Adjustment day, p.10
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       Adjustment Day, p.10
 

           Chuck Palahniuk

  His lineage had rejected the proscribed, standardized everything of laws and schools. That chutes-and-ladders game of rules and taxes where it took forever to climb, but only one misstep sent a man into poverty or prison.

  Jamal sensed how others were waiting to make their calls. He listened to his mother’s worried breathing and the kitchen noise behind her. He wanted to tell her that after tomorrow the world would be different. Through him, her life would be improved and noble. They’d, all of them, be as close to royalty as the Declaration of Interdependence allowed.

  Everyone’s success depended on everyone. And due to that, none wanted to disappoint such high expectations. Each strove to be worthy of the honor bestowed upon him by his comrades. By his tribe.

  Jamal wanted to tell his mama everything. He wanted to say he loved her, but everybody would hear. Instead, he asked, “Feed my dog?”

  She sounded relieved. “You want I should feed Bouncer?”

  He could hear her deciding. Like she wanted to yell and tell him to drag his ass home and feed his own damned dog, but like she didn’t want to yell if this might be their last talk on Earth. He exchanged looks with the man he’d invited. A man who knew how Jamal’s mama could get. Finally, he asked, “Please?”

  Something he’d never heard he heard now. Over the phone his mama started to cry. So even with his team listening, he said, “I love you, Mama.” He sniffed. He couldn’t help it. “Just feed my dog, okay?”

  His mama sniffed. Hushed so he could barely hear, she said, “Okay.” Her voice, scared.

  Jamal ended the call and handed the phone to the next man.

  Among those who waited for the dawn were the former journalists. They bided these last few hours outside what remained of the major newspapers. They loitered on the sidewalks around the television headquarters. Honing their resolve was the knowledge that the few journalists who’d retained their careers did so by inflating lies to terrify and enrage the public trust. Telling the truth wasn’t sufficient power.

  As consolation the remaining journalists convinced themselves that no absolute truths existed. This new untruth they propagated as the new truth. The entertainment value, the ability to titillate or provoke, came to be the litmus test of any new truth.

  Their goal now was to shape people’s minds and warp information to that purpose. Honest reportage, which people in a democracy needed as badly as they needed to breathe, ceased to be a priority for the Fourth Estate. Those journalists who couldn’t be corrupted, they were discarded.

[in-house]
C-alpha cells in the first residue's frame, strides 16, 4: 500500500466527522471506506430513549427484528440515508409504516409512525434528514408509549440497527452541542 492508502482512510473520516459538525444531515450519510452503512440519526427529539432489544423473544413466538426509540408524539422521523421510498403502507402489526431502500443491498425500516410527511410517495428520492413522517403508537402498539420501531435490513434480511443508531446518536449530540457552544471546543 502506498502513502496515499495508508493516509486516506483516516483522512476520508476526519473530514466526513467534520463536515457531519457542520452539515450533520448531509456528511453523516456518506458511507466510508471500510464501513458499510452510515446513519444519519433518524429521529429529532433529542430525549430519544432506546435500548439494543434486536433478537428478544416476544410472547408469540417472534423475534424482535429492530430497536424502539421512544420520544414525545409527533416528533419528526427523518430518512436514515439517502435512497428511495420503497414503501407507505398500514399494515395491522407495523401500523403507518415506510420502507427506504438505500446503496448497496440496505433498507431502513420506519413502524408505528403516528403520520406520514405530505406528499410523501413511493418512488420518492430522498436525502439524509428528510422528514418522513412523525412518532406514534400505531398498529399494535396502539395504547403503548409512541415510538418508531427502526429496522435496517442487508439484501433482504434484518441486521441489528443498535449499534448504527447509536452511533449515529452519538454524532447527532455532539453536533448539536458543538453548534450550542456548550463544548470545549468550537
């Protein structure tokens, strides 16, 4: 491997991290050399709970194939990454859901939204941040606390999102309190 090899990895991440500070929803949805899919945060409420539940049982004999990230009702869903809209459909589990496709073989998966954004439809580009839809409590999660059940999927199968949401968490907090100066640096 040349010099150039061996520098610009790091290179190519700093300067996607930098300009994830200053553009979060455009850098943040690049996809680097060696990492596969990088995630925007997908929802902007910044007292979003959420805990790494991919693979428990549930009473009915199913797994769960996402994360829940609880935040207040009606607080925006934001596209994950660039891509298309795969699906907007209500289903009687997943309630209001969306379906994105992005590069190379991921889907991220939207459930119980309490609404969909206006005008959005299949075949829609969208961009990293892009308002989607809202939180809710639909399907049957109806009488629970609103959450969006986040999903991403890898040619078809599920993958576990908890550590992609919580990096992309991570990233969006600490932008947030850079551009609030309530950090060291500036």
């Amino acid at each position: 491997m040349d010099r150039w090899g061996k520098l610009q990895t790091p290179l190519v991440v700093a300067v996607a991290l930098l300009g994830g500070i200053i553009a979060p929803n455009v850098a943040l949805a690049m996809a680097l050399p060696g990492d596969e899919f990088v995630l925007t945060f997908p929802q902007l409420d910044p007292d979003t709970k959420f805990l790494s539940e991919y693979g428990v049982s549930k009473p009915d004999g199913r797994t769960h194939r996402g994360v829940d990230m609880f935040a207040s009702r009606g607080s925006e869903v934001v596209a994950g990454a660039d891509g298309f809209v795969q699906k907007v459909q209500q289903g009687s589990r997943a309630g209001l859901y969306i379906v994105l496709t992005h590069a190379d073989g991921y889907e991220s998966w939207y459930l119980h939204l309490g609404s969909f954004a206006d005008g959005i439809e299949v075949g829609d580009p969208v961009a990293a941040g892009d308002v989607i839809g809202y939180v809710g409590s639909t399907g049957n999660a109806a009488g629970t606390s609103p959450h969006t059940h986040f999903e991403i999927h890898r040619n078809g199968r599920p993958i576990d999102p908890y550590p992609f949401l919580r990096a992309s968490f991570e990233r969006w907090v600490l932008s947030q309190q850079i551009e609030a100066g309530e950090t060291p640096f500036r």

They tested each other with photos displayed on their phones. Each a smiling head shot of a distinguished man or woman with neatly styled hair and a gleaming smile. Gray hair or dyed. Wearing a necktie or pearl necklace. And the challenge was to name the person and give his or her vote tally from the list. Or to recognize that the photo was an innocent who’d never appeared on the list and wasn’t deemed a target.

  These were the hollow-cheeked, flinty-eyed former newshounds who gathered outside radio stations and cable networks, ready to return objectivity to the public airways.

  On that same night, Esteban and Bing bid a dozen of their closest friends attend a potluck. Supping from paper plates loaded with mulligatawny and mole de pollo, the local segment of their lineage finalized their list of targets. Despite their weeks of drilling, apprehension hung in the air like the pungent curry.

  As the assembled men ate, Esteban read aloud from the Talbott book:

  It’s living among heterosexuals that makes the homosexual feel abnormal. Only among whites do blacks feel inadequate. And only among homosexuals and blacks do whites feel threatened and guilty. No group should be blighted by the intellectual expectations and the moral yardstick of another.

  Standing in the center of the group, the book open in his hands, he read:

  Art should not be social engineering. Art that seeks to repair people must be rooted from society.

  The next line, Bing knew by heart:

  Bearing that in mind, we must allow each man to decide upon his own happiness.

  Before he was with Esteban, tiny Bing had been embroiled in an unhealthy relationship with his pimp. Despite Audrey Hepburn being his lifetime idol, Bing’s life had been a far cry from that depicted in Breakfast at Tiffany’s: swanky nightclubs and jumping out the top of super-sized birthday cakes to the vociferous applause of mobs of love-struck Shriners. No, in actuality when Bing’s former pimp spoke, he was all the time, “These dicks ain’t going to suck themselves, bitch!”

  So when Esteban had made his play, the tiny, younger man listened. The older, sophisticated Cuban had invited him to take up arms in their lineage of power, and Bing recognized an improved circumstance when he saw it.

  Closing the Talbott book and carefully setting it aside, Esteban proclaimed, “Queer bodies have always been the shock troops in Western civilization.”

  When inner cities had rotted down to the charred skeletons of their once-elegant housing stock, he said, it was queer bodies that had brought back those crime-ridden neighborhoods. Queer homesteaders had no children to risk in the failed school systems. Strong queer backs and bright queer minds had nothing except their own lives to risk! Those intrepid pioneers had settled the harsh wilderness of decayed Savannah and the derelict wastelands of Baltimore and Detroit. Those queer settlers had arrested the death spiral of each local tax base. With queer resolve they’d tamed the lawless urban frontier. With queer sweat equity they’d boosted the land values.

  Here and there, hushed cries of “Amen, brother” punctuated Esteban’s fevered delivery.

  “When nobody else dared,” he called out, “it was queer courage that nailed the roofs back on those houses! It was queer determination that repaired the dry rot and made the ghetto into a safe investment for white bankers.”